According to data on the frequency of antagonistic activity in endophytic bacteria in the scientific literature, the ratio of phytopathogen antagonists to the total number of endophytic bacteria varies significantly depending on the type of phytopathogen and host plant: in potato plants from 0 to 43% and in rice plants from 25 to 75% [34]. In our study, this value was 21,4%. Determination of the activity of pectolytic enzymes showed the presence of a certain maceration of tissues under the action of B4S, B5S, and B14S isolates and its absence in B1S, Y8S, and BXS (Table 1).

Table 3.
The antifungal activity against phytopathogenic mycromycetes.
Phytopathogenic Mycromycetes Isolates of Endophytic Bacteria
Fusarium oxysporum +++* + + +++
Fusarium acuminatum ++ ++ ++ +++
Alternaria solani ++ ++ ++ ++
Sclerotinia sclerotiorum +++ +++
Botrytis cinerea ++ ++
*The degree of antifungal activity: “+++” - strong activity, “++” - moderate activity, “+” - weak activity, “-” - no activity.
Fig. (4). Antifungal activity of endophytic bacteria: a – BХS against S. sclerotiorum;b B1S against B. cinerea.

An increase in the resistance of tomato plants to pathogens by inoculation with endophytic microorganisms was established in model experiments. Analysis of morphometric parameters of inoculated plants showed that in response to inoculation with endophytic bacteria and infection with pathogens, plants showed a different strategy. Plants of the Sanka variety and Ephemer hybrid inoculated with B1S strains even when affected by pathogens (B. cinerea) were characterized by an increase in the length of roots and shoots compared to the control, whereas when inoculated with BXS, the increment in root length was not observed in Sanka variety (Fig. 5).

In seedlings of Ephemer F1 hybrid infected by A. solani, the inoculation with either BXS or B1S induced a significant increase in both root and shoot length by using B1S and BXS isolates. Conversely, in those of the Sanka variety infected by the same pathogen, BXS triggered an increase in shoot length (42,5%), whereas B1S induced a significant increase in root length (2,2 times) (Fig. 6).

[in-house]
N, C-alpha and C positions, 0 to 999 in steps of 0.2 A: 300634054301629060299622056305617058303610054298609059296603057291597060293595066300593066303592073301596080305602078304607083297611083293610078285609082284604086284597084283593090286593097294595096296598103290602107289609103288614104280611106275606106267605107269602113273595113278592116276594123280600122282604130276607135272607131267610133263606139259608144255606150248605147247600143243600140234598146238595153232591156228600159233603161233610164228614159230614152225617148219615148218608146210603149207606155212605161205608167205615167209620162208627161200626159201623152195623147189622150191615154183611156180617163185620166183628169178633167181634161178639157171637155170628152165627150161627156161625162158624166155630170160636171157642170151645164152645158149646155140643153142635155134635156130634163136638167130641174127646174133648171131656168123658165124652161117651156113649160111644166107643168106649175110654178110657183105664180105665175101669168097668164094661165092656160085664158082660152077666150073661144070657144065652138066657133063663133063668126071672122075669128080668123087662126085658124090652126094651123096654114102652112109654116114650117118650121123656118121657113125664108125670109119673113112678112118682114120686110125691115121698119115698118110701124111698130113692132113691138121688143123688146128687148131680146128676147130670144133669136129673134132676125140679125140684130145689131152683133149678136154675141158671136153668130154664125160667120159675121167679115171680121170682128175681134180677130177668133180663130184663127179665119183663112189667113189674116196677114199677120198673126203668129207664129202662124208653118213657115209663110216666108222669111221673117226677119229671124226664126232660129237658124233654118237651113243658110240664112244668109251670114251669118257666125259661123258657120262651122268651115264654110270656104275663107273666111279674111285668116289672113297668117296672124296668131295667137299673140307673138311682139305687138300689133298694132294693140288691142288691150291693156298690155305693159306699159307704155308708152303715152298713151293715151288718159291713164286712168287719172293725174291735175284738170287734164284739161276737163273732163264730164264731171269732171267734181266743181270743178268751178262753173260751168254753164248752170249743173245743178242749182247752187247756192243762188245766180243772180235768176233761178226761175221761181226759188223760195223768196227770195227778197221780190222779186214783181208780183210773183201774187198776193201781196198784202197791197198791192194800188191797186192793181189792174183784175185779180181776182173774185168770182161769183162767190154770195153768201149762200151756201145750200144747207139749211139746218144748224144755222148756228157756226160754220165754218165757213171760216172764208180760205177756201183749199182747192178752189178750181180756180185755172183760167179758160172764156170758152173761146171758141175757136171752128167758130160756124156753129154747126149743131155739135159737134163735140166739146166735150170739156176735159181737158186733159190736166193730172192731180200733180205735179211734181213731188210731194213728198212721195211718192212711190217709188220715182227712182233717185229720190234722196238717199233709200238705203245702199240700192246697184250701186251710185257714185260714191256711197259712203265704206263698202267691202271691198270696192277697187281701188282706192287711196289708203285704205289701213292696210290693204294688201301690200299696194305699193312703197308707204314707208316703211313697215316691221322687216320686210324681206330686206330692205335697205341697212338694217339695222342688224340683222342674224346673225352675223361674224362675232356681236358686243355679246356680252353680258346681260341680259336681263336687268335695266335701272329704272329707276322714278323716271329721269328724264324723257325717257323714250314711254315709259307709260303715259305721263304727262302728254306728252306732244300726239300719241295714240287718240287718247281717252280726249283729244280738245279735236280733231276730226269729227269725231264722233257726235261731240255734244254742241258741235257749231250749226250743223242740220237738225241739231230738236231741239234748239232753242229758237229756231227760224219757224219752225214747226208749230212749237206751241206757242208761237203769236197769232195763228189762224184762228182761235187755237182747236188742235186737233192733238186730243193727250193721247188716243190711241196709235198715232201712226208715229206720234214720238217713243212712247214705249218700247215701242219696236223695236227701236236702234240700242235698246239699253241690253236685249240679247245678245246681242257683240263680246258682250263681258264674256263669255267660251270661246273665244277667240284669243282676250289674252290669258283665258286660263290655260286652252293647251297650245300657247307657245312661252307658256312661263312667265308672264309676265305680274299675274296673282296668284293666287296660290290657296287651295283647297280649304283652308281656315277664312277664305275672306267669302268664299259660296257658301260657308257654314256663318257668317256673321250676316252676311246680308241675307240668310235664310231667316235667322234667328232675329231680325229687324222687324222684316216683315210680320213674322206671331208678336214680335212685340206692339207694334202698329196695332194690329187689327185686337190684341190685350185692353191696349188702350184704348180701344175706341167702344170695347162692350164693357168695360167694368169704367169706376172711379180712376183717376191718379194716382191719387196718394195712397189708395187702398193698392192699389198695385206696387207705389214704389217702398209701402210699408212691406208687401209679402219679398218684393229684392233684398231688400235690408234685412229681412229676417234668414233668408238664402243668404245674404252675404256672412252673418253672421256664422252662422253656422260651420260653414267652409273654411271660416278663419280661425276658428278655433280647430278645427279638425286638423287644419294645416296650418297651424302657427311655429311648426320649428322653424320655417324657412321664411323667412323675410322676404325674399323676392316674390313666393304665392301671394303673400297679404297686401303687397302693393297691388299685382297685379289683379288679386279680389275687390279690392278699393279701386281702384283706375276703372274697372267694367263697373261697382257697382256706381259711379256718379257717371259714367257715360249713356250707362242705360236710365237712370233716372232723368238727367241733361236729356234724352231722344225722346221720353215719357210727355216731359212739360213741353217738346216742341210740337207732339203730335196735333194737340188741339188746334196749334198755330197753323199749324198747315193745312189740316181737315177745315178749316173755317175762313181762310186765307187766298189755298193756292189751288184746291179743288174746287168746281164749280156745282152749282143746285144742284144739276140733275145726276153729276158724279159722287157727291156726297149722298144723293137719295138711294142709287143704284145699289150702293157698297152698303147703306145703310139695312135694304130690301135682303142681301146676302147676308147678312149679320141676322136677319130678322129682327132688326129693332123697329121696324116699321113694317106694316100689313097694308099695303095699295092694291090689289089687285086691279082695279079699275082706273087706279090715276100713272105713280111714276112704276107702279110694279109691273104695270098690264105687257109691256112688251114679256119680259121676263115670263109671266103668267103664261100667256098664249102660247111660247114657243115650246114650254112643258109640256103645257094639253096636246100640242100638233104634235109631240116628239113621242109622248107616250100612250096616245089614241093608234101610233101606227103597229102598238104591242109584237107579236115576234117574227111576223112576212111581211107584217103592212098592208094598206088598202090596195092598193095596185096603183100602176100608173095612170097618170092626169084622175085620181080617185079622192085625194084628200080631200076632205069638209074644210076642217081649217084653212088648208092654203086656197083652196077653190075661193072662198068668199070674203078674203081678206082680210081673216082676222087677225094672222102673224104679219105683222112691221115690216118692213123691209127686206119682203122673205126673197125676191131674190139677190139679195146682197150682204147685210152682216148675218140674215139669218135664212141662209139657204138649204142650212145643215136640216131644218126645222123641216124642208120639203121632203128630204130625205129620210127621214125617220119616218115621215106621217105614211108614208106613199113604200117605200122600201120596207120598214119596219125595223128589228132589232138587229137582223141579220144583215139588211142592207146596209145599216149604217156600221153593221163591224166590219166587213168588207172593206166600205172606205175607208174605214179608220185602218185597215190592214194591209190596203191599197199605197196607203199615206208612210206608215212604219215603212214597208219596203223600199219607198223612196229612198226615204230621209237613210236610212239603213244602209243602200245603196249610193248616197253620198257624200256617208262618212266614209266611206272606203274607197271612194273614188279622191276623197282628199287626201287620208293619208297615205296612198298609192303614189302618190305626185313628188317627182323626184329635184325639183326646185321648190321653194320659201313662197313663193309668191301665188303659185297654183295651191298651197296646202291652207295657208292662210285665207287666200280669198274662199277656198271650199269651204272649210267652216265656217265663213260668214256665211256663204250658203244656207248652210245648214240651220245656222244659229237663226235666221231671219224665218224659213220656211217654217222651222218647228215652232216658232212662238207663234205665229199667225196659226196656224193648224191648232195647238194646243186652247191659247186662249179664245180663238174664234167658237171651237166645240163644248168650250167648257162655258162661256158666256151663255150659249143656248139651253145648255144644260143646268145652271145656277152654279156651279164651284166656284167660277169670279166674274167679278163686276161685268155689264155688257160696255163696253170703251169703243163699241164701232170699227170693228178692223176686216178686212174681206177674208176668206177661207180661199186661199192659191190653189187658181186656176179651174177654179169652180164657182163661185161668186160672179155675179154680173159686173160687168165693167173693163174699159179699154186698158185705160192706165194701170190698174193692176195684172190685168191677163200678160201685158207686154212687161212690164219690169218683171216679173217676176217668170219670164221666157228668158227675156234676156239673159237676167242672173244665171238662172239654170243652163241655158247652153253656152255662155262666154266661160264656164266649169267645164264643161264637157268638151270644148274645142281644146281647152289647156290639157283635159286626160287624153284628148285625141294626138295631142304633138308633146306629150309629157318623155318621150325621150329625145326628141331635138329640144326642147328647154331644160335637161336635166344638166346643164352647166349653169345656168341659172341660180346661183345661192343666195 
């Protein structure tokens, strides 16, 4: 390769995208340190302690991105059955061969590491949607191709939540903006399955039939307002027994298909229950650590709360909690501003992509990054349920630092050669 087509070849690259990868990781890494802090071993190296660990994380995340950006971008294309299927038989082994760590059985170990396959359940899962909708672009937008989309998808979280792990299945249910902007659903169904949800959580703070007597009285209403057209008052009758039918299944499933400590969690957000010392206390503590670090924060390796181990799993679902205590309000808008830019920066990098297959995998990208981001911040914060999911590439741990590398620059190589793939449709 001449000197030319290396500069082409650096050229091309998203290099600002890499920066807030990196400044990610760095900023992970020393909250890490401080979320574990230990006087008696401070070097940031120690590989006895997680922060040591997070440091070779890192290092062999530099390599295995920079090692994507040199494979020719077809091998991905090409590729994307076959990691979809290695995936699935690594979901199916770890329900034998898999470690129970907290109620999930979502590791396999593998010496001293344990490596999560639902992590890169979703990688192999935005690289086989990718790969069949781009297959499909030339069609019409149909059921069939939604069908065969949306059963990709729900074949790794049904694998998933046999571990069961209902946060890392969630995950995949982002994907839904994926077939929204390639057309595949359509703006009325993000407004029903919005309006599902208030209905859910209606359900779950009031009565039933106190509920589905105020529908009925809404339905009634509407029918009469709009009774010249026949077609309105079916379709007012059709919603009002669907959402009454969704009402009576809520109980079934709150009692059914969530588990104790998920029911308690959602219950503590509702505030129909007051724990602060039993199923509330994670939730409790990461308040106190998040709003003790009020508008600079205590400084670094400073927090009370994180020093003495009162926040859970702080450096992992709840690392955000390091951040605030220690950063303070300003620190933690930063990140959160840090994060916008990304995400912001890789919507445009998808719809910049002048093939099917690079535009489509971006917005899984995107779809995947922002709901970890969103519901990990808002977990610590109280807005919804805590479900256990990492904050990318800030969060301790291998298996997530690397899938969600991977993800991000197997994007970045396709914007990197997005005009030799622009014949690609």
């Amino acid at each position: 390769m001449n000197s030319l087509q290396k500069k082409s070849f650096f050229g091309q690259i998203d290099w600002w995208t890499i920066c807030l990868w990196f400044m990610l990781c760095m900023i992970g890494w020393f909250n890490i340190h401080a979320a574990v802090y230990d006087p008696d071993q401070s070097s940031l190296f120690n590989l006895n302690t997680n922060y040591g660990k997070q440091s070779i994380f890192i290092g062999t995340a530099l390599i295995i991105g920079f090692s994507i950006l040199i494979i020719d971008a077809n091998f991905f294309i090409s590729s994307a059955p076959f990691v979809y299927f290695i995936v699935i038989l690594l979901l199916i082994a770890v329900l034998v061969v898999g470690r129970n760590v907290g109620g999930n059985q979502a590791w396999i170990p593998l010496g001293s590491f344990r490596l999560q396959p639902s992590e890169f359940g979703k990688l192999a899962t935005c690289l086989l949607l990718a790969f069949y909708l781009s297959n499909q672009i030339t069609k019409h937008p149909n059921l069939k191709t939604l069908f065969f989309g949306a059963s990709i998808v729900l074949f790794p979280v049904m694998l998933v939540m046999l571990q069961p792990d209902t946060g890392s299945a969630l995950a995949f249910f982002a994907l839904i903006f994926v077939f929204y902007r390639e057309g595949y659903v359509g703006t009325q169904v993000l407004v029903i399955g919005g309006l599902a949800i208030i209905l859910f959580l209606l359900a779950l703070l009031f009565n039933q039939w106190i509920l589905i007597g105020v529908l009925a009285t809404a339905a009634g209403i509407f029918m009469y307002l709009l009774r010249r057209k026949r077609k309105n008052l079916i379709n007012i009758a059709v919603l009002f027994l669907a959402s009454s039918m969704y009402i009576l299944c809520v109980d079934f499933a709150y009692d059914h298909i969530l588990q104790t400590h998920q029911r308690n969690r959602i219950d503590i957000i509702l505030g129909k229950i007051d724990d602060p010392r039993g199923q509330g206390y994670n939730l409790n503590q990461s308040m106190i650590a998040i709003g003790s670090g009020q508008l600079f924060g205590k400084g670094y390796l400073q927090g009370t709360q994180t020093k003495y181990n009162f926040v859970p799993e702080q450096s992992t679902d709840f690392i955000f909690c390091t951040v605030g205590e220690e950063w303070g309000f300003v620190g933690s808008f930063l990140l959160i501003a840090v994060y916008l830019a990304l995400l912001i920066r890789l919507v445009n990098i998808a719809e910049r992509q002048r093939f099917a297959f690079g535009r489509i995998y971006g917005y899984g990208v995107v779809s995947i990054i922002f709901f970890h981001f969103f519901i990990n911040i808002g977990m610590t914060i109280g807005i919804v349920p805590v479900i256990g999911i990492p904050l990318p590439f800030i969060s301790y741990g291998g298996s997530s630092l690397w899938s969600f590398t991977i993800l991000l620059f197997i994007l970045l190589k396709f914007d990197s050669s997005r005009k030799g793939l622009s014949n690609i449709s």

Fig. (5). Influence of inoculation of tomato seeds with endophytic bacteria on the growth of seedlings for damage by the pathogen of gray rot B. cinerea (PhM – phytopathogenic micromycetes).Note: the significance of differences compared to the control was assessed by one-way ANOVA;* – significant differences at р < 0.05 (Tukey’s test)
Fig. (6). Influence of inoculation of tomato seeds by endophytic bacteria on seedling growth when infected with the pathogen A. solani (PhM – phytopathogenic micromycetes).
Note: the significance of differences compared to the control was assessed by one-way ANOVA;
* – significant differences at р < 0.05 (Tukey’s test)
Fig. (7). Influence of inoculation of tomato seeds by endophytic bacteria on seedling growth when infected with the causative agent of fusarium rot, F. oxysporum (PhM – phytopathogenic micromycetes)
Note: the significance of differences compared to the control was assessed by one-way ANOVA;
* – significant difference at р < 0.05(Tukey’s test)

In seedlings of Ephemer F1 hybrid infected by F. oxysporum, treatment with either BXS or B1S induced a significant increase in both root and shoot length, whereas, in Sanka seedlings infected by the same pathogen, B1S triggered an increase in both root and shoot length, whereas BXS triggered growth only in the roots (Fig. 7).

Thus, some differences were found in the response of different tomato genotypes to endophyte inoculation.

A similar improvement in the morphometric parameters of tomato plants inoculated with the endophytic bacteria B. amyloliquefaciens RWL-1, isolated from seeds and artificially infected with F. oxysporum f. sp. Lycopersici, was observed by Shahzad et al. (2017). The plants showed increased metabolism of cell wall amino acids (for example, aspartic acid, glutamic acid, serine, and proline) and an increase in the content of salicylic acid compared to control plants [11]. Increased activity against B. cinerea in B. amyloliquefaciens was reported with the ech42 gene coding for an endochitinase from Clonostachysrosea [35]. It was established that endophytic microorganisms, due to their mutualistic interaction with plants, are able to trigger the protective mechanism of plants, stimulating systemic induced resistance against pathogens and pests in them [20, 36].